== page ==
Studies in the developing world and mainland Europe (e.g. Eige, 2016; Clancy et al 2017) have shown that gender has an impact on energy awareness, needs and behaviours. The evidence is less comprehensive in the UK, where studies on gender and poverty in general are much more common. However, there is strong circumstantial evidence that women are at higher risk of experiencing circumstances known to make households more vulnerable to fuel poverty, such as lower incomes, heading single parent families, and having carer status. It is important for policy makers and project designers to understand what role gender may play so that they can respond appropriately.
Scotland has a devolved administration, which includes aspects of energy policy. The Scottish government has recently published a new Fuel Poverty Strategy and a review of evidence. Analysing the locally specific factors will ensure that objectives and targets are reflective of the actual data. However, given the differences in risk it is important that such policies adequately include a gender equality perspective.
The study examined whether there were differences between men and women in terms of a) energy use b) attitudes and awareness and c) energy behaviours. It also considered gender differences by family type, location, e.g. urban and rural areas.
Summary of activity
Semi-structured interviews were carried out with service users recruited via charities in different urban and rural locations in Scotland that work with people at risk of fuel poverty and fuel debt.
The data was then used to construct a series of 20 representative case studies, so that a comparative analysis of men and women could be made. Separate case studies were devised for six subcategories: lone parents, single older, single younger, married younger, married older, and disabled people. These were structured around the themes of appliance use, energy awareness and behaviour.
A feminist theoretical framework was used to assess Scottish energy policies with a view to making gender issues more visible.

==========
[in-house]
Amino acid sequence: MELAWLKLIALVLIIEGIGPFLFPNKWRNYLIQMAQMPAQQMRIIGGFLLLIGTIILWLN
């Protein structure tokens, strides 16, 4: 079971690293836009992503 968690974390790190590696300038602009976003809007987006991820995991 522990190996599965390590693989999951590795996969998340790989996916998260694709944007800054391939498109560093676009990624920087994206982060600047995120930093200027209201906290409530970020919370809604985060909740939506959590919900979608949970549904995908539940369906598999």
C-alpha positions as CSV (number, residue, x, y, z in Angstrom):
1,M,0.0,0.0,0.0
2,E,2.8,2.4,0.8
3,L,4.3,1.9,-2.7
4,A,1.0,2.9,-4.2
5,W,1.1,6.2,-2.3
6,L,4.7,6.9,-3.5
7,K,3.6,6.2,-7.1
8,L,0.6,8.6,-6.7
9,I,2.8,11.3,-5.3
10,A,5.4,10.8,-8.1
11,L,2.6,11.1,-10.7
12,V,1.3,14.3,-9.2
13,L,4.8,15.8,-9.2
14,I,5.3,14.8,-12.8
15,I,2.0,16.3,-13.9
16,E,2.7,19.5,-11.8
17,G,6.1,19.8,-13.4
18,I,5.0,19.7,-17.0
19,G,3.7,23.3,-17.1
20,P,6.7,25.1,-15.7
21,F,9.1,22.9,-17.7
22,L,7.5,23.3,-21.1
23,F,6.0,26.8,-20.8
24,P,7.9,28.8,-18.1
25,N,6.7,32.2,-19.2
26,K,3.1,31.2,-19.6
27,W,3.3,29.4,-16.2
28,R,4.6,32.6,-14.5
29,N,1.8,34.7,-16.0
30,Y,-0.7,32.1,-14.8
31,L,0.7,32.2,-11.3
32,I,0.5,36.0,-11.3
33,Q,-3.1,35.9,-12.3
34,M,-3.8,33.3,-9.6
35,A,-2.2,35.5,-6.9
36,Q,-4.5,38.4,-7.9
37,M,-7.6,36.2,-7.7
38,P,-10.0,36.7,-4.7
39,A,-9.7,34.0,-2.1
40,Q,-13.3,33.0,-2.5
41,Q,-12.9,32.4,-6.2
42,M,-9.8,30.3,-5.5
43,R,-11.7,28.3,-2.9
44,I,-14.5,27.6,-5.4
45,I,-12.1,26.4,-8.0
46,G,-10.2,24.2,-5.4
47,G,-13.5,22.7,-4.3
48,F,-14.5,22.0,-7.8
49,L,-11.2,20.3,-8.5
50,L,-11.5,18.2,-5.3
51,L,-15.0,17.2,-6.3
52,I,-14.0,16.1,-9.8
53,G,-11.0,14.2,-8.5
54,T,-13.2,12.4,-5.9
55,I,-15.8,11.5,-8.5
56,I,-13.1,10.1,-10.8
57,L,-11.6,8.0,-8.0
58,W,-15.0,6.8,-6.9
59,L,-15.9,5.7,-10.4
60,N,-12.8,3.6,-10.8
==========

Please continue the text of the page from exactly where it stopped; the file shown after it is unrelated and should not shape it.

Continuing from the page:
Existing literature suggested a number of important gender differences exist. Proportionately, women spend more time at home and there are often gendered divisions of responsibilities related to domestic energy use. However, much policy is either gender neutral or gender blind and focused on units such as ‘the household’ that do not take gender into account. Many of the existing UK data sources used to estimate fuel poverty are not disaggregated by gender, and this poses problems for analysis. In addition, not all the evidence is available for Scotland.
The data indicated that there were gender dimensions to appliance use, but that an intersection with age was an important variable. For example, older women were more likely to use washing machines and kettles than men, whereas men were more likely to use TVs, and other leisure appliances. However, younger women used more appliances related to personal cleaning and beauty. Other gender-based differences identified included single parent households headed by women tending to use more energy and older women using cookers more than older men. However, there were areas where no differences were observed. For example, none of men and women in the older single group had changed suppliers or knew how to operate their heating systems and had similar cost-based worries about energy use.
Regarding energy awareness and energy behaviours, women’s responses tended to focus more on broader programmes such as renewable energy and sustainable development, whereas men were more concerned with affordability and personal actions to reduce energy use. Men had better awareness of which appliances were energy efficient.
The findings have implications for the models used to calculate energy use, which in turn underpin many fuel poverty statistics.
Women were found to be more at risk than men if they fell into one or more of the following categories: having children, being a lone parent, and being disabled.
A feminist analysis of the key Scottish policy instruments concluded that they did not consider gender differences and that references to women in the documents were minimal. Proposals refer ‘households’, in a generic sense, without reflecting the variety of domestic situations.